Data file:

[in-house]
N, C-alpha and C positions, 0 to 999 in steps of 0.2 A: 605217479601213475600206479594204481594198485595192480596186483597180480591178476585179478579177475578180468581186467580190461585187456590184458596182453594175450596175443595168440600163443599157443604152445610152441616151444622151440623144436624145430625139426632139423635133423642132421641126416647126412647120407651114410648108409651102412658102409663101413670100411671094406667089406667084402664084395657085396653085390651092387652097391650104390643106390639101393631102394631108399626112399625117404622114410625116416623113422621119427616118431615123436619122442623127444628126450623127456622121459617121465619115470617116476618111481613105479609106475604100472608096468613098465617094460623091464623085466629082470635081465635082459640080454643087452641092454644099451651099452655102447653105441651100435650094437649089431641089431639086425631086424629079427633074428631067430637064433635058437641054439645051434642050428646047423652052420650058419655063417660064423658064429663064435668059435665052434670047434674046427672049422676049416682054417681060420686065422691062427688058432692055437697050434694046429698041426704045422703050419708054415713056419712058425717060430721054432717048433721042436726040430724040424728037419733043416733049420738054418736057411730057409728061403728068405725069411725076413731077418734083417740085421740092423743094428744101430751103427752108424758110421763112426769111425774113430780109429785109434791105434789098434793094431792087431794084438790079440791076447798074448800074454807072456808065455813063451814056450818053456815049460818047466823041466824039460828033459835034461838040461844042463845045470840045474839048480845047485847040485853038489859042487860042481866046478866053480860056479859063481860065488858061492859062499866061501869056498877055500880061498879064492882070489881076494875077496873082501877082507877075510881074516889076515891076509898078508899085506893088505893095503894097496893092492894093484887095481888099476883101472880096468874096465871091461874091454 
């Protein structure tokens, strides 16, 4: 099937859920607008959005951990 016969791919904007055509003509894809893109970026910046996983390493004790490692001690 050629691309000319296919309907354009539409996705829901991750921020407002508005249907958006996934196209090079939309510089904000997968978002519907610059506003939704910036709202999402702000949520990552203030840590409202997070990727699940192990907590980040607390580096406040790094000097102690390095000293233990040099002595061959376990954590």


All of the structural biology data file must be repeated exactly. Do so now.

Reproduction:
[in-house]
N, C-alpha and C positions, 0 to 999 in steps of 0.2 A: 605217479601213475600206479594204481594198485595192480596186483597180480591178476585179478579177475578180468581186467580190461585187456590184458596182453594175450596175443595168440600163443599157443604152445610152441616151444622151440623144436624145430625139426632139423635133423642132421641126416647126412647120407651114410648108409651102412658102409663101413670100411671094406667089406667084402664084395657085396653085390651092387652097391650104390643106390639101393631102394631108399626112399625117404622114410625116416623113422621119427616118431615123436619122442623127444628126450623127456622121459617121465619115470617116476618111481613105479609106475604100472608096468613098465617094460623091464623085466629082470635081465635082459640080454643087452641092454644099451651099452655102447653105441651100435650094437649089431641089431639086425631086424629079427633074428631067430637064433635058437641054439645051434642050428646047423652052420650058419655063417660064423658064429663064435668059435665052434670047434674046427672049422676049416682054417681060420686065422691062427688058432692055437697050434694046429698041426704045422703050419708054415713056419712058425717060430721054432717048433721042436726040430724040424728037419733043416733049420738054418736057411730057409728061403728068405725069411725076413731077418734083417740085421740092423743094428744101430751103427752108424758110421763112426769111425774113430780109429785109434791105434789098434793094431792087431794084438790079440791076447798074448800074454807072456808065455813063451814056450818053456815049460818047466823041466824039460828033459835034461838040461844042463845045470840045474839048480845047485847040485853038489859042487860042481866046478866053480860056479859063481860065488858061492859062499866061501869056498877055500880061498879064492882070489881076494875077496873082501877082507877075510881074516889076515891076509898078508899085506893088505893095503894097496893092492894093484887095481888099476883101472880096468874096465871091461874091454 
């Protein structure tokens, strides 16, 4: 099937859920607008959005951990 016969791919904007055509003509894809893109970026910046996983390493004790490692001690 050629691309000319296919309907354009539409996705829901991750921020407002508005249907958006996934196209090079939309510089904000997968978002519907610059506003939704910036709202999402702000949520990552203030840590409202997070990727699940192990907590980040607390580096406040790094000097102690390095000293233990040099002595061959376990954590």